This Day in Yankees History: Bobby Abreu on Board- July 30, 2006

I don't understand why that trade happened either, Bobby, but I'm not complaining!

The Yankees appeared to be set with their outfield situation entering the 2006 season. The eight-time defending American League East champions signed Johnny Damon away from the Boston Red Sox to play center field, and they still had two terrific corner outfielders in Hideki Matsui and Gary Sheffield. Longtime centerfielder Bernie Williams was re-signed after his eight-year contract expired to serve as a backup, though his already-shaky outfield defense had fallen to miserable levels. Matsui was in the middle of a combined Japanese league/MLB consecutive games streak of 1,768.

Injuries began to wreak havoc on the team though. Matsui broke his wrist diving for a ball on May 11th; his streak was over, and he underwent surgery that kept him out until September. Sheffield got off to great start in '06, hitting .341 in April, but the Yankees lost him on April 29th when he collided on the basepaths with Toronto Blue Jays first baseman Shea Hillenbrand. He returned a few days later, but struggled to hit throughout May. Finally, he was placed on the DL with a torn ligament in his wrist at the end of May, and he also would not return until September. These injuries forced Williams and rookie Melky Cabrera into starting role, something the team was not exactly comfortable with going forward. GM Brian Cashman went to the phones, and one of the names that came up in trade discussions was Philadelphia Phillies right fielder Bobby Abreu. Entering the season, Abreu was one of the game's better outfielders, assembling a great career triple slash of .303/.411/.512 with 192 homers. The Phillies were interested in moving his contract though since it owed the 31-year-old $31 million through '08. Their asking price was a little high, so Cashman waited the Phillies out before he made a move. In the meantime, the Yankees made minor moves to acquire outfielders Aaron Guiel and Craig Wilson, who helped the Yankees hold the fort for awhile and stay near the top of the division. Finally, as the trade deadline approached, the Yankees made the trade on July 30th, sending a package of C.J. Henry (the team's top pick in the '05 draft), catcher Jesus Sanchez, and minor league pitchers Carlos Monasterios, and Matt Smith to the Phillies in exchange for Abreu and veteran starter Cory Lidle.

The trade paid immediate dividends for the Yankees, as Abreu fit nicely into the center of their batting order and hit .330/.419/.507 with 16 doubles and seven homers as the Yankees stormed to the top of the AL East (although Abreu continued to be allergic to outfield walls). They swept a rare five-game series against the Boston Red Sox at Fenway Park in mid-August, and the Yankees outscored Boston in that matchup 49-26 in a drubbing now referred to as "Boston Massacre Part II" (following up on the previous highly memorable Fenway sweep in '78). Lidle also proved to be a decent #5 starter, pitching some good games against the Red Sox, the AL Central champion Twins, and the competitive Blue Jays down the stretch. The Yankees would go on to win the AL East by ten games, taking their ninth consecutive division title. Although Lidle would tragically die in a plane accident after the season, Abreu played two more good years in the Bronx, hitting .289/.370/.458 with 79 doubles and 36 homers from '07-'08 before the Yankees declined his '09 option. After a little over three seasons with the Los Angeles Angels, Abreu was cut to make room for top prospect Mike Trout (a worthy swap), but the 38-year-old is still hanging on with the crosstown Los Angeles Dodgers, where he is now reunited with former Yankee hitting coach Don Mattingly.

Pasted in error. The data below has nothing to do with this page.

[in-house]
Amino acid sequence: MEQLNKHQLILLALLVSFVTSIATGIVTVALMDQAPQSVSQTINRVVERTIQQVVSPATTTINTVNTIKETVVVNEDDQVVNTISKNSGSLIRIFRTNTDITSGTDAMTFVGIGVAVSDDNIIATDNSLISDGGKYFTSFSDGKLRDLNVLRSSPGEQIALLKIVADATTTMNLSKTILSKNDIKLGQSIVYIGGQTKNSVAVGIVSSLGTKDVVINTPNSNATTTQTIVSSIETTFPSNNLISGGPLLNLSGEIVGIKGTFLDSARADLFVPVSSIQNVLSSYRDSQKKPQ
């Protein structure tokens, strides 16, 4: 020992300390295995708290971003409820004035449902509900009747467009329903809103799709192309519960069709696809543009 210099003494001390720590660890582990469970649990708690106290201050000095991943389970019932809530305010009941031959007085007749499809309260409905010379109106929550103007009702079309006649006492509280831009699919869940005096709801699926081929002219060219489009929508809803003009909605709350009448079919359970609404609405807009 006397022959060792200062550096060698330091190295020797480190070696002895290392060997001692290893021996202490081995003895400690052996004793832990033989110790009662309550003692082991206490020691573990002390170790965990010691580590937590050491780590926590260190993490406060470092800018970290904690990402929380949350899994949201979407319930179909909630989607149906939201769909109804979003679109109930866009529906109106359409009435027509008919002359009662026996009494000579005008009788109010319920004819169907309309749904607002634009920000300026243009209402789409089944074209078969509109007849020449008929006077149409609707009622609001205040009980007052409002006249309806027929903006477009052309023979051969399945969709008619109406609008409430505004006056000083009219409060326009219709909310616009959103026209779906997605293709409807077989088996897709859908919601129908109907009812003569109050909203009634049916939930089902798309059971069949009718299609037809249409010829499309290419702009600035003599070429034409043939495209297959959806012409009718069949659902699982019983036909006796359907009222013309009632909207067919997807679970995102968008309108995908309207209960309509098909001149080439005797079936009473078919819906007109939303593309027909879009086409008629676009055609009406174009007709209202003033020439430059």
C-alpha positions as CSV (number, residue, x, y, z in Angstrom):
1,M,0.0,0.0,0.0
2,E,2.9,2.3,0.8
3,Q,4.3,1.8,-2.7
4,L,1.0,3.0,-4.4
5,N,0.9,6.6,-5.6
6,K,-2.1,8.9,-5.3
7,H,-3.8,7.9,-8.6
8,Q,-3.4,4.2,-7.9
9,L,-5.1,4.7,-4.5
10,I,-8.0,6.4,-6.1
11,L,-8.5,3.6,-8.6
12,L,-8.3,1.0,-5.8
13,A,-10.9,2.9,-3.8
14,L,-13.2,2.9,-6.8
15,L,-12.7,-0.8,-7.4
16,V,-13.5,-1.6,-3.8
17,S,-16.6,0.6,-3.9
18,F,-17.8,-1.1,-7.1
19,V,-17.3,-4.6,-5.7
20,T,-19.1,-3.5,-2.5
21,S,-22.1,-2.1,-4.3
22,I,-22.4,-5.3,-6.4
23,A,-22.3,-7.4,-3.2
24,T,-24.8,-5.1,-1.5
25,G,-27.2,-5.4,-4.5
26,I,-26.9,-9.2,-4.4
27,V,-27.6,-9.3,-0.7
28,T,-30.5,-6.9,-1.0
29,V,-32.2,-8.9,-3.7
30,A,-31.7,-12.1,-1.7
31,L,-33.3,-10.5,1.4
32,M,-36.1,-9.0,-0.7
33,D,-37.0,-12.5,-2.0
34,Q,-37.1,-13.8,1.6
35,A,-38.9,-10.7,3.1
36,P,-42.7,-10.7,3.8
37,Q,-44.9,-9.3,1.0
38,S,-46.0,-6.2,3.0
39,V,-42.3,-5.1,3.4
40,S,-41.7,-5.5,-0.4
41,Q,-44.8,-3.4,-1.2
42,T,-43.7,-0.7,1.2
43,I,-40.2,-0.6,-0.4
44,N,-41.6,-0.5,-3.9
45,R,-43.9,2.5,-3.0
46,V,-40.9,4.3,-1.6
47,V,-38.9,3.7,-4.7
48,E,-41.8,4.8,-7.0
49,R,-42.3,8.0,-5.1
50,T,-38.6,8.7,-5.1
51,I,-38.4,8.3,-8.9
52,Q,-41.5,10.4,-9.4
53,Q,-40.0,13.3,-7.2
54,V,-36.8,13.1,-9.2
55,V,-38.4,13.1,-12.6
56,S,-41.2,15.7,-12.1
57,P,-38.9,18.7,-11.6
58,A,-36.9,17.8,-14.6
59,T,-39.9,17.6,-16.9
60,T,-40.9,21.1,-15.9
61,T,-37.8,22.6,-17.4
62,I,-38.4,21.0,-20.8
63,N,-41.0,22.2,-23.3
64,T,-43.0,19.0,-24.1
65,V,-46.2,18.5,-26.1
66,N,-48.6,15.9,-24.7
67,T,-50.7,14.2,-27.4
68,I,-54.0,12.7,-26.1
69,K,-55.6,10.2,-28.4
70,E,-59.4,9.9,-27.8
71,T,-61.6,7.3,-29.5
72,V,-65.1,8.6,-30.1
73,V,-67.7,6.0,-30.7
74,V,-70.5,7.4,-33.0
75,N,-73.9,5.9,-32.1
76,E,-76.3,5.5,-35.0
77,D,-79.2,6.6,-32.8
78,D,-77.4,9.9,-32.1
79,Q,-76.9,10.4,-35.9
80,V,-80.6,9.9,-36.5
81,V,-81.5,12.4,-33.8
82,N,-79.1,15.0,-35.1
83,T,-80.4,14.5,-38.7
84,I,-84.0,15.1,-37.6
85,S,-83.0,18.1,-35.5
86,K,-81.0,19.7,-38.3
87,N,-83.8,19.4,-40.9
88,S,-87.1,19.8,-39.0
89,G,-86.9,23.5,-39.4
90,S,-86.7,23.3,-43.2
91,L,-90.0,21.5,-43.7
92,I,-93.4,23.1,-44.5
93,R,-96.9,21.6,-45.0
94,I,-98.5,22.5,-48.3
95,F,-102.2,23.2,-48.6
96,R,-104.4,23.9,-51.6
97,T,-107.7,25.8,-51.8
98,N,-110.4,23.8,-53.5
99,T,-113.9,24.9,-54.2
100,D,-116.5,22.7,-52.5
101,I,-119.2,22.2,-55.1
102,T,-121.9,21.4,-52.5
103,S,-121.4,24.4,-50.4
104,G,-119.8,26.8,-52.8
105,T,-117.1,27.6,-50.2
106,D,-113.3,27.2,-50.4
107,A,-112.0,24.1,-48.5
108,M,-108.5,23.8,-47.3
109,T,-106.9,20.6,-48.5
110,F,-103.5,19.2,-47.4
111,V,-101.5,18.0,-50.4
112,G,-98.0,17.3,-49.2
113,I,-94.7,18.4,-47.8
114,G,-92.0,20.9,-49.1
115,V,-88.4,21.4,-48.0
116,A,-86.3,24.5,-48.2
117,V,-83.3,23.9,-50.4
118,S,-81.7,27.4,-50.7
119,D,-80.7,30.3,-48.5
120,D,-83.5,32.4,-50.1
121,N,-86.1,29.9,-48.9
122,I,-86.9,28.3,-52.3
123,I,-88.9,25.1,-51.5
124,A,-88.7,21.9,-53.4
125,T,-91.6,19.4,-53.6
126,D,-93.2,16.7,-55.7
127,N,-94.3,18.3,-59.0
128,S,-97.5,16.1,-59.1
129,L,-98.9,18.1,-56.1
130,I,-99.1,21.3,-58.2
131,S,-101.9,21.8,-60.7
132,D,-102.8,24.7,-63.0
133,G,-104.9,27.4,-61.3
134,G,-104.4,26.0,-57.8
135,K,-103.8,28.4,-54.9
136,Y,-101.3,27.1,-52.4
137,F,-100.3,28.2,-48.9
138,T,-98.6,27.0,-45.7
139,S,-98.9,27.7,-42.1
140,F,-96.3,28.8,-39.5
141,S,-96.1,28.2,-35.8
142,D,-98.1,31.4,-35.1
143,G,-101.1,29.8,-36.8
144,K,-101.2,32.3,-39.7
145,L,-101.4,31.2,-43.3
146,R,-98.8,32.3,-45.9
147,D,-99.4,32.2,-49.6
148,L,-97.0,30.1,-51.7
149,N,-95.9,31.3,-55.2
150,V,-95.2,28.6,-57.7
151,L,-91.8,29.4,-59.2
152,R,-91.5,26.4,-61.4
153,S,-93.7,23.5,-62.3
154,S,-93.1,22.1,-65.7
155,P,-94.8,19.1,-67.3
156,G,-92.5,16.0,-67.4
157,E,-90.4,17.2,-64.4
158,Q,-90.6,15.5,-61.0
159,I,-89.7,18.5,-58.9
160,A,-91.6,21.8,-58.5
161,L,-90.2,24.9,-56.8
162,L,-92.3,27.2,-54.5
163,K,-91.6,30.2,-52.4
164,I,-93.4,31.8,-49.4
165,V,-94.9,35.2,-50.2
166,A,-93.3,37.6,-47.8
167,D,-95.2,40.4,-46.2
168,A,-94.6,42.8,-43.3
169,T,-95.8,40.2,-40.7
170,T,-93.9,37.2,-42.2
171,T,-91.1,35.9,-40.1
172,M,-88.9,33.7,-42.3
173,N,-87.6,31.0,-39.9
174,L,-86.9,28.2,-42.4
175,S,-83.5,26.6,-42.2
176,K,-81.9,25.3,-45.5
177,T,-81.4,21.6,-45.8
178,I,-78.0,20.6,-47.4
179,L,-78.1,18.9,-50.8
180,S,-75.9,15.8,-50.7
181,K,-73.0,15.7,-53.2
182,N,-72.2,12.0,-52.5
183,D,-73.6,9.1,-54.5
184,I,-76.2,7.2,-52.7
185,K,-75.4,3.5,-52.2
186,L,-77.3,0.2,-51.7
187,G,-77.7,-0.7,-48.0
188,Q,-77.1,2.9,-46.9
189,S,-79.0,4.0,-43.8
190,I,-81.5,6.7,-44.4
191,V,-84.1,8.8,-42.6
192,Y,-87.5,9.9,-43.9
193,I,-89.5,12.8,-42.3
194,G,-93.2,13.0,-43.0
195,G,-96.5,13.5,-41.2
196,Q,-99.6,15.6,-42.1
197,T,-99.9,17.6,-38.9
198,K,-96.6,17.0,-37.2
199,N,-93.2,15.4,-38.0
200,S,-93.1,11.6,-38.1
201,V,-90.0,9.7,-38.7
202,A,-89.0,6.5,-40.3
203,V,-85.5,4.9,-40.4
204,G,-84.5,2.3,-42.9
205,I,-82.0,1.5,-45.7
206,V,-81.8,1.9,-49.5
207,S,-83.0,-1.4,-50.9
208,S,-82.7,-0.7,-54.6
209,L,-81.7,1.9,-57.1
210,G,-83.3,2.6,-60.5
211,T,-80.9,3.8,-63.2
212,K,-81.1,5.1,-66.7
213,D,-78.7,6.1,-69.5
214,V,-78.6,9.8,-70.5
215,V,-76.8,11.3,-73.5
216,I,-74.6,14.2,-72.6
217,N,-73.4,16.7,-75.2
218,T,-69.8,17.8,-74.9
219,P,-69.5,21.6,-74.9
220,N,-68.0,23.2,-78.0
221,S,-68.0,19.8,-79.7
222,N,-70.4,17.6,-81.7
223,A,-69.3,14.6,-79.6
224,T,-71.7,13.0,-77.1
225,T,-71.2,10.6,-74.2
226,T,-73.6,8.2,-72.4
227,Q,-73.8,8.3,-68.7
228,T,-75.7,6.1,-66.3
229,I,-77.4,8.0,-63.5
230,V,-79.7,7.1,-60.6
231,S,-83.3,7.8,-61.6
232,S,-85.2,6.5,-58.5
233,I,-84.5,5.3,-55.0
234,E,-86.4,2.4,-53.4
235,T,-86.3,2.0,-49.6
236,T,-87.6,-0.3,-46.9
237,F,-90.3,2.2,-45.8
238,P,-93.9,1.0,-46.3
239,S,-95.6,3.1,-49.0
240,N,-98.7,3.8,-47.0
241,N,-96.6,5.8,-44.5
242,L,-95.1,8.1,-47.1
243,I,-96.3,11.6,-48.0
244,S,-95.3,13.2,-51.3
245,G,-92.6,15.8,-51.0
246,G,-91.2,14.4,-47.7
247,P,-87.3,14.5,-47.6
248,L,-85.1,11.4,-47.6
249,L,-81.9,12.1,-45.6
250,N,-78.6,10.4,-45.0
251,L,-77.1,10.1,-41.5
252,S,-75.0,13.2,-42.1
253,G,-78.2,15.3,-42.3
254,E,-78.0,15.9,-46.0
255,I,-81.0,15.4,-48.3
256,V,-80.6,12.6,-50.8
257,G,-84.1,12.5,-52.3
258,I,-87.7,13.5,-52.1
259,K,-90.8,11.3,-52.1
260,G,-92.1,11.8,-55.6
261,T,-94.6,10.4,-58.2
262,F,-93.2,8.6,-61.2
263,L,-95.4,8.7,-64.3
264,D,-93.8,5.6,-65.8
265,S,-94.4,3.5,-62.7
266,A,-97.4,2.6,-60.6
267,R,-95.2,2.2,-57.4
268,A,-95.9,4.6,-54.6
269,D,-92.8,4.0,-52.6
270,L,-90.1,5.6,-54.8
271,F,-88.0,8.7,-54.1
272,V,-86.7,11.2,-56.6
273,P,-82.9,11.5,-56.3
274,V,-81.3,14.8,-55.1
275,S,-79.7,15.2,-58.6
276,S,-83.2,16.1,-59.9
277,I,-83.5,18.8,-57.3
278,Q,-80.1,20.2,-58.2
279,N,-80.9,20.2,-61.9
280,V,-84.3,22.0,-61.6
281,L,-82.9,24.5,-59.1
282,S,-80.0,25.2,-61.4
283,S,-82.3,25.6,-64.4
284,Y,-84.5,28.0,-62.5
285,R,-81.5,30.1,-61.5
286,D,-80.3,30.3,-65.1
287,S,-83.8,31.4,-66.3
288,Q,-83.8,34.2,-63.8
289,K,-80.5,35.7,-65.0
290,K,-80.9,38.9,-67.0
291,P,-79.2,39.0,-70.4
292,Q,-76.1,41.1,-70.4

Henry played a season and a half of uninspring A-ball for the Phils until they let him go. He played with the Yankees in the minors for part of '08, then quit baseball and returned to school to play college basketball with the Kansas Jayhawks and later, South Nazarene University. Sanchez proved to be an ineffective hitter, so he switched to the mound with the Phillies in the minors, and has since moved on to the Milwaukee Brewers organization, where the 24-year-old has yet to surpass the AAA level. Monasterios did make the majors in 2010 with the Los Angeles Dodgers, but has not reappeared since his 32-game stint that year and was released in April. Smith pitched in 12 games with the Yankees before being traded, but the reliever did not do much with the Phillies or their organization, and he left baseball in '09 after just 24.2 major league innings.

I think the Yankees won this trade, what do you think?

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